Obviously, if we start with the premise that man came before God, we end up in some very weird and arrogant places. Our ethical thoughts lose their backbone and become nothing more than petty rules that can be overcome with a light dose of peer pressure and half a dozen lawsuits. Behaviors that were solid parts of our national ethic are now mere amoeba squelching around our confused national conscience.

Speaking of confused, I had a class of honors students who, shortly after 9/11 told me that they couldn’t denounce the hijackers. These otherwise wonderful kids felt that it was morally acceptable for the jihadis to have committed over 3,000 murders because the men believed they were doing good. The poor kids were struggling to synthesize the politically correct lessons from social studies classes (You have your truth; they have theirs.) with the horror of watching people forced to choose between jumping to their deaths or being burned alive. And we wonder why our children smoke dope.

It is interesting, now that we’re constructing our own mores that we find ourselves often in those tangles. Diversity, tolerance, and multi-culturalism, for instance, are way at the top of our DIY list of values – unless of course one chooses to adhere to the old morality and then diversity suddenly becomes as vicious and condescending as Torquemada. This tolerance is so loving and generous that it recently tried to destroy the Chick-Fil-A restaurant chain because the owner expressed an opinion that didn’t fit the new code – a new code that comes with no authority other than peer pressure produced by the liberal media.

Such confusion requires that one stay on the surface of every issue – no details allowed, just a vague homogenation with the specifics buried under layers and layers of hardened varnish. Evolution is true (Never mind the ever-increasing evidence to the contrary – pesky little things like the usefulness of junk DNA.). Global warming and the necessary greening of everything is gospel (The growing icecaps and dropping average temperatures notwithstanding.). Islam is a religion of peace (but don’t talk about the hundreds and hundreds of Muslim-instigated battles fought throughout Europe that historians now believe brought on the Dark Ages.)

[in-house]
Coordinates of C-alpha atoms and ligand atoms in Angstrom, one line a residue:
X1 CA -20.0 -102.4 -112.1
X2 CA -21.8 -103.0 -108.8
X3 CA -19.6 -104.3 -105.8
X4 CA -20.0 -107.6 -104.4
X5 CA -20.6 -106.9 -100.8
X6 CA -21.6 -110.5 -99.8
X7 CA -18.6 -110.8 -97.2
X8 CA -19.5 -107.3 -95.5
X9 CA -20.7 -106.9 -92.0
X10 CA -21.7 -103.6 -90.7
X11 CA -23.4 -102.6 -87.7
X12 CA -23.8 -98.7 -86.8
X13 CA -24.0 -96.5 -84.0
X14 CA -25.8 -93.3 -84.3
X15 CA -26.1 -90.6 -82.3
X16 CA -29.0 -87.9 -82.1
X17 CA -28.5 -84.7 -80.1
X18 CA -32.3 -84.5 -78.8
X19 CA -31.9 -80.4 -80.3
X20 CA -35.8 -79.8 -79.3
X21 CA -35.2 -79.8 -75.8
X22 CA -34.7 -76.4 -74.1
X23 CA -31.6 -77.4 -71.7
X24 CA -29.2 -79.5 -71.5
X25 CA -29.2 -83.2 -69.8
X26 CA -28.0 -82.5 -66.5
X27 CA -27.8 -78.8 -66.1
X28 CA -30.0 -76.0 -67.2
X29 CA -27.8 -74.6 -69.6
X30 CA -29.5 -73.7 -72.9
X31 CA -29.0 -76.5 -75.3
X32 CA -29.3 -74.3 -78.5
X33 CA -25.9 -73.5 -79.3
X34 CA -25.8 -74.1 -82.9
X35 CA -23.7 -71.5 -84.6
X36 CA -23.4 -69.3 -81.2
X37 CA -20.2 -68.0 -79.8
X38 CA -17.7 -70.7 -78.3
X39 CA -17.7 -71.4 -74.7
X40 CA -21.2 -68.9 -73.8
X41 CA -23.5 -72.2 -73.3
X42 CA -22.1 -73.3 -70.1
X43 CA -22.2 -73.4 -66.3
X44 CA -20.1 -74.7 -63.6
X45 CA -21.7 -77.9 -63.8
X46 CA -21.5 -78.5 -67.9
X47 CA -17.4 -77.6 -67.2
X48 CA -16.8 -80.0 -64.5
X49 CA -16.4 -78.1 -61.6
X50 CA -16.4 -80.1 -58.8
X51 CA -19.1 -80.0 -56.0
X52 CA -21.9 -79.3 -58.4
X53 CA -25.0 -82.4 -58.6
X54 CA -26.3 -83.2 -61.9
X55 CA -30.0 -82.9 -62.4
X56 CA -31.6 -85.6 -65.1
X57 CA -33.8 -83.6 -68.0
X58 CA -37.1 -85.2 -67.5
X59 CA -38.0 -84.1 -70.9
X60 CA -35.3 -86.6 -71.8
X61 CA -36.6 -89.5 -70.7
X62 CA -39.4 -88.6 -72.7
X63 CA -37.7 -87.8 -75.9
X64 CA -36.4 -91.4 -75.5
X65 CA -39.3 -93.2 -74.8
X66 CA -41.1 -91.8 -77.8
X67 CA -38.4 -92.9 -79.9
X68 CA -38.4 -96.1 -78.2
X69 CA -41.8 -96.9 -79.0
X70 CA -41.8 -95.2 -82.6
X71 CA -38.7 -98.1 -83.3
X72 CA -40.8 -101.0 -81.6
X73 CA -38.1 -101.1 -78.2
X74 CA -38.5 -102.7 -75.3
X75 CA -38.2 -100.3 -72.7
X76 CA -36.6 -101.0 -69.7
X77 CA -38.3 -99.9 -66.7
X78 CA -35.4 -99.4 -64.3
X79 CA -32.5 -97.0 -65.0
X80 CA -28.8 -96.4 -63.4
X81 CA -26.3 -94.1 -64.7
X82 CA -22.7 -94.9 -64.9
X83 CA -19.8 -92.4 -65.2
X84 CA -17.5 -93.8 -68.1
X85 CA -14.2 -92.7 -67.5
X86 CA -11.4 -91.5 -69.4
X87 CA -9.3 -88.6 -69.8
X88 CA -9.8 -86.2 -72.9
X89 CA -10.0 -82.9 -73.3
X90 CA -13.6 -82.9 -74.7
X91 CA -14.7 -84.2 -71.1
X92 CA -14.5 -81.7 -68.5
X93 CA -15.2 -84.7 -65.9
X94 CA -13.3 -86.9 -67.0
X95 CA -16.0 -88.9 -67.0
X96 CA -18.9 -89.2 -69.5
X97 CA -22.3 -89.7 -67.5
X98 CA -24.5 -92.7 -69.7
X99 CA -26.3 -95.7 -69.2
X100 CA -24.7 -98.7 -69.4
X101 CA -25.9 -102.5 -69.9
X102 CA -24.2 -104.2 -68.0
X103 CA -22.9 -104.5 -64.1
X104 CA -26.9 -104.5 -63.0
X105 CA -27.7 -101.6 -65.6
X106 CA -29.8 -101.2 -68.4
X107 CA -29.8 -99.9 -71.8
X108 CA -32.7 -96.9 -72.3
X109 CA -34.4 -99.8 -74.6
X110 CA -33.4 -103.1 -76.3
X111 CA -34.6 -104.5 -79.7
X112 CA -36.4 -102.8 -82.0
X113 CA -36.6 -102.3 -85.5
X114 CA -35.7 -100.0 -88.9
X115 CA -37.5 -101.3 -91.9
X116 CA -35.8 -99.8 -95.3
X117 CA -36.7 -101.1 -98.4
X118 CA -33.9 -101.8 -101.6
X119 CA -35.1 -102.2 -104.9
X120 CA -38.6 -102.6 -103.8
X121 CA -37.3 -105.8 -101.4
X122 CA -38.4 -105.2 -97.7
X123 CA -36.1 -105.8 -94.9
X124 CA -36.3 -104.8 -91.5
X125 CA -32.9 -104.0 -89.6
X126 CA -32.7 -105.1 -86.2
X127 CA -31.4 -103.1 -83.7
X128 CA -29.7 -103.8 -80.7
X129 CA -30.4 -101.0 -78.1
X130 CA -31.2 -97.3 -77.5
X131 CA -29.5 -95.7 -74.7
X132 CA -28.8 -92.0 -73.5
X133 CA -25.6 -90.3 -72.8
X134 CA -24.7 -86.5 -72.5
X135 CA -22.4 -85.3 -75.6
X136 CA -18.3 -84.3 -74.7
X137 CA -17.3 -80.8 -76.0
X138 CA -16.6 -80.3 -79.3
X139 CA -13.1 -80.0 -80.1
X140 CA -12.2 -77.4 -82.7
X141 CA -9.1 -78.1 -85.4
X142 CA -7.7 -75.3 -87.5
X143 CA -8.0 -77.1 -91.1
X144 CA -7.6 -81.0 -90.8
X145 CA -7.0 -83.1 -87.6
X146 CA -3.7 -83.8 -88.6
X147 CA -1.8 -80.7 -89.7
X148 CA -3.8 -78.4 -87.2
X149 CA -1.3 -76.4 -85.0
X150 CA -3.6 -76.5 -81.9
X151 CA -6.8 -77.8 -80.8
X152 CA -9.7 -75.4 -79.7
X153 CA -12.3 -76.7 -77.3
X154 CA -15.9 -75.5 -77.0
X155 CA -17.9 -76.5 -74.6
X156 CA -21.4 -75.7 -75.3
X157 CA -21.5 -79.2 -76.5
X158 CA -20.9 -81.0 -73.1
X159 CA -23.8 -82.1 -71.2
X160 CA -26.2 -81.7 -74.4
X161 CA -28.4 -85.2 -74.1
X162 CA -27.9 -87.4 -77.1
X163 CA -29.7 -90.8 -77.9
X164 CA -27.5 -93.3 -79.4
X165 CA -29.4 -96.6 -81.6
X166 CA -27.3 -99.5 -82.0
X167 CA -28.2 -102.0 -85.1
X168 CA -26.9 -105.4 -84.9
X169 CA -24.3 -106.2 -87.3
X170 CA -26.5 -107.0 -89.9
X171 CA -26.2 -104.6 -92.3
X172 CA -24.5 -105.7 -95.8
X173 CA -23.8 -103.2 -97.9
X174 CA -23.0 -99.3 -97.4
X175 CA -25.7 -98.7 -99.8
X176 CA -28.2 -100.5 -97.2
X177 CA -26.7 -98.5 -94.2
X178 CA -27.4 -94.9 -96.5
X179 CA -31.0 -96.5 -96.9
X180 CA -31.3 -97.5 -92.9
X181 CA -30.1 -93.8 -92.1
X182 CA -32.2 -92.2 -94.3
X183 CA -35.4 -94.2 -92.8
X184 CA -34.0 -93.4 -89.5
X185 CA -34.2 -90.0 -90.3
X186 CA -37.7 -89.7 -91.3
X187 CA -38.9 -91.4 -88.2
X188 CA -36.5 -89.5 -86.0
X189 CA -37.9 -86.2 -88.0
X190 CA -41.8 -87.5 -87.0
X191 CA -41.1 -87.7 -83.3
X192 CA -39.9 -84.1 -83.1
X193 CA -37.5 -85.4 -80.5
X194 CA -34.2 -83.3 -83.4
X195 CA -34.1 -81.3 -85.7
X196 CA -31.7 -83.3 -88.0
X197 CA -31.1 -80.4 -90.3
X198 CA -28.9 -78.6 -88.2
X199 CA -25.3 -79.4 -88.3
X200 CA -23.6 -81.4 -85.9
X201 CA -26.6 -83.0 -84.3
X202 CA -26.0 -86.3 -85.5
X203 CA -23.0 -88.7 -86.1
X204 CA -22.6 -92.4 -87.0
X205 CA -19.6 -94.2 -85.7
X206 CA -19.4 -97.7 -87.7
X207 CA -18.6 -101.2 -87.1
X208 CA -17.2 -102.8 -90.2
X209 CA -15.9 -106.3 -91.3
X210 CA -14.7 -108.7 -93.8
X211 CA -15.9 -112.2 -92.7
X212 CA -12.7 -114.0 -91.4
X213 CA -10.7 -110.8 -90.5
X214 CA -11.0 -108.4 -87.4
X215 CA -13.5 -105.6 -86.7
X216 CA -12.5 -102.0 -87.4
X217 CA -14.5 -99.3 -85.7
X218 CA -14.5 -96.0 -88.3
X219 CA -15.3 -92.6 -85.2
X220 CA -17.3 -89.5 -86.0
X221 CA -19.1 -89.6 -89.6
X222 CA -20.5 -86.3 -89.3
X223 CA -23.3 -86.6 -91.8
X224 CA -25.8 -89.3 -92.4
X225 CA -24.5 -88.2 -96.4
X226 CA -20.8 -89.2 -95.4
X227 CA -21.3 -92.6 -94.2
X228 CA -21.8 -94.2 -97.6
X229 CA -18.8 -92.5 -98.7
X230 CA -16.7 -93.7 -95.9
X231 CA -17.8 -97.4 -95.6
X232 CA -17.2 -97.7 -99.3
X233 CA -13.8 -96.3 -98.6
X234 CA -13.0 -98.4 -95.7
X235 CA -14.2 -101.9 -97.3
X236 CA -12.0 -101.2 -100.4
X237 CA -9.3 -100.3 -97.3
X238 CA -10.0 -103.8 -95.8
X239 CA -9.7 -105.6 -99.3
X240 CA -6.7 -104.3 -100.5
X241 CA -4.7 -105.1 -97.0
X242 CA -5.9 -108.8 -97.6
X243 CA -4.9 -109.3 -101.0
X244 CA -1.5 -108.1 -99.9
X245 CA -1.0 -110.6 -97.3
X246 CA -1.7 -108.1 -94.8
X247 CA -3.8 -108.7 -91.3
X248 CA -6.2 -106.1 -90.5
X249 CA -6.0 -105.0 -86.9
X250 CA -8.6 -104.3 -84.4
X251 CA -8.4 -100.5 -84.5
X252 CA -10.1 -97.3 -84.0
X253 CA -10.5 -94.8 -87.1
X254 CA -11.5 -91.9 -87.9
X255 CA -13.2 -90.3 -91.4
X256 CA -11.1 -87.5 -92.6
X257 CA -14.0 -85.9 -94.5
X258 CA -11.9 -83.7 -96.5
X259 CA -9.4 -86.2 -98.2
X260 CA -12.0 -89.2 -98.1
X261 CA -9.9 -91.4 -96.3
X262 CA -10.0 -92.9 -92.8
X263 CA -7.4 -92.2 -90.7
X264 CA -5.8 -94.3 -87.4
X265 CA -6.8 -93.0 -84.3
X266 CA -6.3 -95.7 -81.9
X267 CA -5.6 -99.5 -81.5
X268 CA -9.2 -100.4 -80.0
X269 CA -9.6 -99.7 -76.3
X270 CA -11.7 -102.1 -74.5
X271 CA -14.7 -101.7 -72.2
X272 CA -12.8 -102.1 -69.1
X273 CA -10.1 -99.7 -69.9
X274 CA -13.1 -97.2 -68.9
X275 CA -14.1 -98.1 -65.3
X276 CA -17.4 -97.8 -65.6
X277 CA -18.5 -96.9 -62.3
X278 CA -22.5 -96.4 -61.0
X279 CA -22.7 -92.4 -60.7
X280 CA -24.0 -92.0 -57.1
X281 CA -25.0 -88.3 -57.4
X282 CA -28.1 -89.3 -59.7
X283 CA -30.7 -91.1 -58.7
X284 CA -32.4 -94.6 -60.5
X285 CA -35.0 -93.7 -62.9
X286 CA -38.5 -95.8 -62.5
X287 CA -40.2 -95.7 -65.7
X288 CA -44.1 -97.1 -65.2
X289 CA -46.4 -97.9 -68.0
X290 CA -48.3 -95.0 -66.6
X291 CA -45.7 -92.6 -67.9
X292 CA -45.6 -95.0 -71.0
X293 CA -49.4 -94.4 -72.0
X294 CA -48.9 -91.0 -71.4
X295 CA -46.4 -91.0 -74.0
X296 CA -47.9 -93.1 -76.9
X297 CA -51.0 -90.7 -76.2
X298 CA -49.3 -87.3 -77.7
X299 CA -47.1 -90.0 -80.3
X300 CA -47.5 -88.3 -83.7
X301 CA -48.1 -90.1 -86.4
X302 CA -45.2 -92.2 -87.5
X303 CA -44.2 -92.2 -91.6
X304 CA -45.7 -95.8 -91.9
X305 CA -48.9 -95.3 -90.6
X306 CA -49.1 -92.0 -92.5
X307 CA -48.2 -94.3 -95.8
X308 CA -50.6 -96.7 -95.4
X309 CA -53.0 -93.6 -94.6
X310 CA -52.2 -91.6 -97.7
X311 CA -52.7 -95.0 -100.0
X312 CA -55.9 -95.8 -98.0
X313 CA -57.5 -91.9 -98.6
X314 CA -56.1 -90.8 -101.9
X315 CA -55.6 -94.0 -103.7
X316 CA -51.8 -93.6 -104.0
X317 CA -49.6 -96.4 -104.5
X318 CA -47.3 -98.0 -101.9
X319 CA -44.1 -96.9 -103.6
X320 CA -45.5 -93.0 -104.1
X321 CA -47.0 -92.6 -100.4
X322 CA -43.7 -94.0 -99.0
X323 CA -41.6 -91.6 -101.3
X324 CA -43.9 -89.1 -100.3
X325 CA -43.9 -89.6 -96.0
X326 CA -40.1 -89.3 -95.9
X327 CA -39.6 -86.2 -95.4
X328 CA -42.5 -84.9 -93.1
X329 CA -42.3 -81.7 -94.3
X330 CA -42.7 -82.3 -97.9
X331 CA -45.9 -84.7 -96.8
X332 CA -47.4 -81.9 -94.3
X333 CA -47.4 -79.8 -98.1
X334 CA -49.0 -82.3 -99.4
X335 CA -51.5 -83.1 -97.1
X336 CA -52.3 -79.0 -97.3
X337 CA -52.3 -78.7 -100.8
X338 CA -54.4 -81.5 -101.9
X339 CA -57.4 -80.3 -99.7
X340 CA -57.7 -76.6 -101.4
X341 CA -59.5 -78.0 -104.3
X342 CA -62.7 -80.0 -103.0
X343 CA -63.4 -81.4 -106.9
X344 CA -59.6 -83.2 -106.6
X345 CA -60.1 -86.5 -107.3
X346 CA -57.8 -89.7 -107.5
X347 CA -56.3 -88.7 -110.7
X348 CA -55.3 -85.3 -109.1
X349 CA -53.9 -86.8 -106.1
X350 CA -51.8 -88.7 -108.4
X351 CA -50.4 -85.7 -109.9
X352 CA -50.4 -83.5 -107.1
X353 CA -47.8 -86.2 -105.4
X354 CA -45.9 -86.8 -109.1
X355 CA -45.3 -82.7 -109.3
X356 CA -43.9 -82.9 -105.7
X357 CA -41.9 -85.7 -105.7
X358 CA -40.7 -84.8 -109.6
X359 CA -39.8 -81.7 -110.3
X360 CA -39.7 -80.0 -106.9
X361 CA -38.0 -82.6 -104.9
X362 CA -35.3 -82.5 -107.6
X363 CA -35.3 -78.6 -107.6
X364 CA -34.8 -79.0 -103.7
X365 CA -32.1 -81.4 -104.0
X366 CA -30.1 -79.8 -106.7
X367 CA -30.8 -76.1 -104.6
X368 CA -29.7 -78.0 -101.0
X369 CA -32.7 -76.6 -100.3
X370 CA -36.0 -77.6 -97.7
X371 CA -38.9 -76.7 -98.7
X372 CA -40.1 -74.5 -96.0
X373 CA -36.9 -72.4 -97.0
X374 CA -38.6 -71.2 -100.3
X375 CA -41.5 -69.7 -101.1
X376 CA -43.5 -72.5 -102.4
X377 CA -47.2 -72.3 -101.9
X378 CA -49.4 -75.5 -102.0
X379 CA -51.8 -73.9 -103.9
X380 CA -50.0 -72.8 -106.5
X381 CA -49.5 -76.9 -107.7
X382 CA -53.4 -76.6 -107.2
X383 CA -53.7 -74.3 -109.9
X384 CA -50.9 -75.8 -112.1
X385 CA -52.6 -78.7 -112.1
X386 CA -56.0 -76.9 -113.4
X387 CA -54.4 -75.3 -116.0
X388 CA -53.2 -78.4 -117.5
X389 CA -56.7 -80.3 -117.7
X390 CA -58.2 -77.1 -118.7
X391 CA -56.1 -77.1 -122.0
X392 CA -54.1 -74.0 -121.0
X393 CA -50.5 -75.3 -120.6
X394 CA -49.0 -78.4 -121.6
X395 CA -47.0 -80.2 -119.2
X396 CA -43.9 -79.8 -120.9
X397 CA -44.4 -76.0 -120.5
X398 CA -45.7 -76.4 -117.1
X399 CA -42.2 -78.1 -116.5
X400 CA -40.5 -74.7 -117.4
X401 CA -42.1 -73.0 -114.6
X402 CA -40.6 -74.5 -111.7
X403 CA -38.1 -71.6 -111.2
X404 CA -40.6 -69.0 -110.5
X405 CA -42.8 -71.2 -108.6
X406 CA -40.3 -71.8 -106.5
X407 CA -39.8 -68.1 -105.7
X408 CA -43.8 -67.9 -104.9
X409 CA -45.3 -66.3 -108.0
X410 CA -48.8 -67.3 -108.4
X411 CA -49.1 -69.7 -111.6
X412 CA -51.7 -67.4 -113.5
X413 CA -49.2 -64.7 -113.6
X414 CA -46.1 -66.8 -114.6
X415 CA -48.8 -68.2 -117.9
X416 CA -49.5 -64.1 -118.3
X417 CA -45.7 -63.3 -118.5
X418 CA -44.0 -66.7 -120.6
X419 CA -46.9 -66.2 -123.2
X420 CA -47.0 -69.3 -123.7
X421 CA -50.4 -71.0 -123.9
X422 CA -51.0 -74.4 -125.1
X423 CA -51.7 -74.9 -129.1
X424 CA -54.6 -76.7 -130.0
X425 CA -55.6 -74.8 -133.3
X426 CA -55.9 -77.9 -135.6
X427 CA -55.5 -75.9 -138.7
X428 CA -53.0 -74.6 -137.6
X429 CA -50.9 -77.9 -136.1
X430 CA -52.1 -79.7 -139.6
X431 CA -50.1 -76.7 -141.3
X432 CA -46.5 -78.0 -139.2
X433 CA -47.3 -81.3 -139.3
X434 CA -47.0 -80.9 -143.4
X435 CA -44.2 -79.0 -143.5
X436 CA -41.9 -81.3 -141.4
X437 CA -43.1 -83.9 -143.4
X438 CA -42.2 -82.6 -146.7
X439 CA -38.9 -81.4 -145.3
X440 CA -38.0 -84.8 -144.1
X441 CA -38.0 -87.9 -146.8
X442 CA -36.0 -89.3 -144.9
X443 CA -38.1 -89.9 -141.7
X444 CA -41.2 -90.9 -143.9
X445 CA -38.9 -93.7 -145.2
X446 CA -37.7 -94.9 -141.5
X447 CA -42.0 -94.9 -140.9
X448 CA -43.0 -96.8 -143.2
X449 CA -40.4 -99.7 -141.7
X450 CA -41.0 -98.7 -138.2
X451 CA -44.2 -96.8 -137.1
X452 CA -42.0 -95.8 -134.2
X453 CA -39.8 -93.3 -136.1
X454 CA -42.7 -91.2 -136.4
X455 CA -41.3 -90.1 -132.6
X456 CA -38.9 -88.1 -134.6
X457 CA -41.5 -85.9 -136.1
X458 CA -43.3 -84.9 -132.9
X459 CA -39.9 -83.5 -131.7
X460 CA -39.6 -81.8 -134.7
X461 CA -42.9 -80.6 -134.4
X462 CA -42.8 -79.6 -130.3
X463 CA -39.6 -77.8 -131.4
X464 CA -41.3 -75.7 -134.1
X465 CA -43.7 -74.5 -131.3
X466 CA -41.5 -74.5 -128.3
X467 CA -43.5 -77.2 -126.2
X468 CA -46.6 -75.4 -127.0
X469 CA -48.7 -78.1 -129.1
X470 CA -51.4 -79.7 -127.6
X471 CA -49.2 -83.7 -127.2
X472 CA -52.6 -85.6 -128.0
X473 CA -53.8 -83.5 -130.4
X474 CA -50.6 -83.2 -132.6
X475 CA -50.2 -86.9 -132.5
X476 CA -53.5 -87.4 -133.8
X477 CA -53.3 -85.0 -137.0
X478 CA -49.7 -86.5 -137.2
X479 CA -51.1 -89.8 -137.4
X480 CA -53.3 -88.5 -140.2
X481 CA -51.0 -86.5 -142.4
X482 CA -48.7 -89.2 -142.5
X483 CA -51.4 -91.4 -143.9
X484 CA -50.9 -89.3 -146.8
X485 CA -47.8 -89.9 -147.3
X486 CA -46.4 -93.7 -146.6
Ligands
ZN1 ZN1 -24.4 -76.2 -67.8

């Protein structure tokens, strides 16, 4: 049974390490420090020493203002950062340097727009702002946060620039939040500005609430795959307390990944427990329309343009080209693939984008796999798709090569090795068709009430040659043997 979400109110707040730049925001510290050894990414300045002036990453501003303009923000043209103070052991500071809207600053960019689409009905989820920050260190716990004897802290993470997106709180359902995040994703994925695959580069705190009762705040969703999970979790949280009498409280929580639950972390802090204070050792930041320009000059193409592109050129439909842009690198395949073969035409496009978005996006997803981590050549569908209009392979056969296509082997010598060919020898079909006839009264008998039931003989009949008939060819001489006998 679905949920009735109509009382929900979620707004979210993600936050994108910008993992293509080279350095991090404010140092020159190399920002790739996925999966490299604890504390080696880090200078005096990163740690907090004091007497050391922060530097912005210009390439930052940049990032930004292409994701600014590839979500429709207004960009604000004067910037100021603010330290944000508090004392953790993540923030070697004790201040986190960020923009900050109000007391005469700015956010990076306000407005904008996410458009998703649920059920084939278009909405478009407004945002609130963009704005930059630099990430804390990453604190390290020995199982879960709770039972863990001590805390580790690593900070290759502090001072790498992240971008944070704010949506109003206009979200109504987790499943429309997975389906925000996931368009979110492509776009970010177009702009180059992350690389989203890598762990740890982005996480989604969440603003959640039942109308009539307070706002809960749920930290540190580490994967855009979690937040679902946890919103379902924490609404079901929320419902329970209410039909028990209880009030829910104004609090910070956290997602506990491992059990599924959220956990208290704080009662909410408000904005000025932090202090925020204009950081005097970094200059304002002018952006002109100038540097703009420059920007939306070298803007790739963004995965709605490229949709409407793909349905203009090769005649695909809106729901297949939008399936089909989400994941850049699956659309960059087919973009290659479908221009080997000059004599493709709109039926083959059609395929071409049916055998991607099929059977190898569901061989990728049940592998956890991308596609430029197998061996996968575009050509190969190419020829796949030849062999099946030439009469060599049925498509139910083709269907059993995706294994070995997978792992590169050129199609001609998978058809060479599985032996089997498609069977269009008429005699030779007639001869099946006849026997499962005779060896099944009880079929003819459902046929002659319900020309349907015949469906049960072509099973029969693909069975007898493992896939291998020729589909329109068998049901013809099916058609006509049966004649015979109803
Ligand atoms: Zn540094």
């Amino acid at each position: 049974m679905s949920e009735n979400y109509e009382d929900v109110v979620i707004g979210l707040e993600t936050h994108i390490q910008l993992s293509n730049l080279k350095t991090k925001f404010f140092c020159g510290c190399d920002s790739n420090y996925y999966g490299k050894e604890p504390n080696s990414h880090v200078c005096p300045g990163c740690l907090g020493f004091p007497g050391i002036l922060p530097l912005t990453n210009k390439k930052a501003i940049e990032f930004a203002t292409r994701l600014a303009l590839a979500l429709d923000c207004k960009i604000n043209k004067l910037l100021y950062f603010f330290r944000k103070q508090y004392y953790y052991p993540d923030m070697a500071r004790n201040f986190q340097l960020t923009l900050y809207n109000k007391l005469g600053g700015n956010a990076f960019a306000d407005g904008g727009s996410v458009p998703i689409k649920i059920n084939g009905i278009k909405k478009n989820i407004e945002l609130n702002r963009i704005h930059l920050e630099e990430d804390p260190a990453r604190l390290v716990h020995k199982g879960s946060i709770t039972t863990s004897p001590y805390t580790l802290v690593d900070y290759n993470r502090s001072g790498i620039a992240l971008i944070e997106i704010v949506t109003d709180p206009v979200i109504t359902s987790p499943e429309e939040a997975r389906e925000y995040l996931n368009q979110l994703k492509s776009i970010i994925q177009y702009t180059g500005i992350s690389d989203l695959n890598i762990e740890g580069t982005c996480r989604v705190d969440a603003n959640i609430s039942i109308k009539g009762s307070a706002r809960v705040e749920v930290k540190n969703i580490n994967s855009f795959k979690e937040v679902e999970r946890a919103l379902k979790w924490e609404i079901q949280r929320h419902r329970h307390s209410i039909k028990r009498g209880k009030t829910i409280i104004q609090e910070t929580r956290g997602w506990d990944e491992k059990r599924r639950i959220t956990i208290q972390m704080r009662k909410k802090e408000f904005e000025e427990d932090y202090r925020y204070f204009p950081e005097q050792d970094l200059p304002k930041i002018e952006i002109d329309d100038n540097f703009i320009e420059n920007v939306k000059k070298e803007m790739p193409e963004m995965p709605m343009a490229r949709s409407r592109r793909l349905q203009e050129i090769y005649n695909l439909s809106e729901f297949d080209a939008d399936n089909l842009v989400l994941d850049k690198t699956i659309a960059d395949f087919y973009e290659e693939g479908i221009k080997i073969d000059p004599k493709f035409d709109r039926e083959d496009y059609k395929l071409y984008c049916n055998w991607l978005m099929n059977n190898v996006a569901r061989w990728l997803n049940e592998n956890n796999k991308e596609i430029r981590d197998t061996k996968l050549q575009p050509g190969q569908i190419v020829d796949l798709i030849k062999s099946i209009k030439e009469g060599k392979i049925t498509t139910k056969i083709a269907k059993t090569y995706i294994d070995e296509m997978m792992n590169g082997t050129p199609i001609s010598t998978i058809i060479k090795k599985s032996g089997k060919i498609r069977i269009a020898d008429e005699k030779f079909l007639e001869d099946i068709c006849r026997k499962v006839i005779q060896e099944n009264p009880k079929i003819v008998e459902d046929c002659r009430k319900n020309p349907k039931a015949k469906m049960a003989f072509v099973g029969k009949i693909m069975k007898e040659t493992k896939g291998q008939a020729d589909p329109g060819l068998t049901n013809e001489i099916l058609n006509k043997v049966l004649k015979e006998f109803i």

We are but human, and we don’t have infinite intelligence nor do we have infinite time on Earth to learn all the details. Add to that our natural inclination to lean into the lie (see Genesis 3), and the result is that we see through the glass, but darkly. If we compound the problem by denying that anything infinite exists, and by taking credit for God, then we’re bound to snarl our thinking into some seriously Gordian knots.

However, if we start with a tri-une God, who first made the angelic creation, then the universe we know, then mankind, and Who will one day remake all of it – we end up in a very grown up place where we know who we are, why we are here, where all of it is going, and more or less how it’s going to get there. Many of us are watching the mess in the Middle East unfold and it feels like watching a movie of a book we’ve read. There will be surprises but not big ones. Even 9/11 felt inevitable to those of us who’d been paying attention.

If God is the creator, and He is, then our job is not to go beyond Him. It’s not even to go to Him – for He has come to us.

For God so loved the world that He gave His only begotten Son, that whoever believes in Him should not perish but have everlasting life. For God did not send His Son into the world to condemn the world, but that the world through Him might be saved. He who believes in Him is not condemned; but he who does not believe is condemned already, because he has not believed in the name of the only begotten Son of God. (John 3:16-18)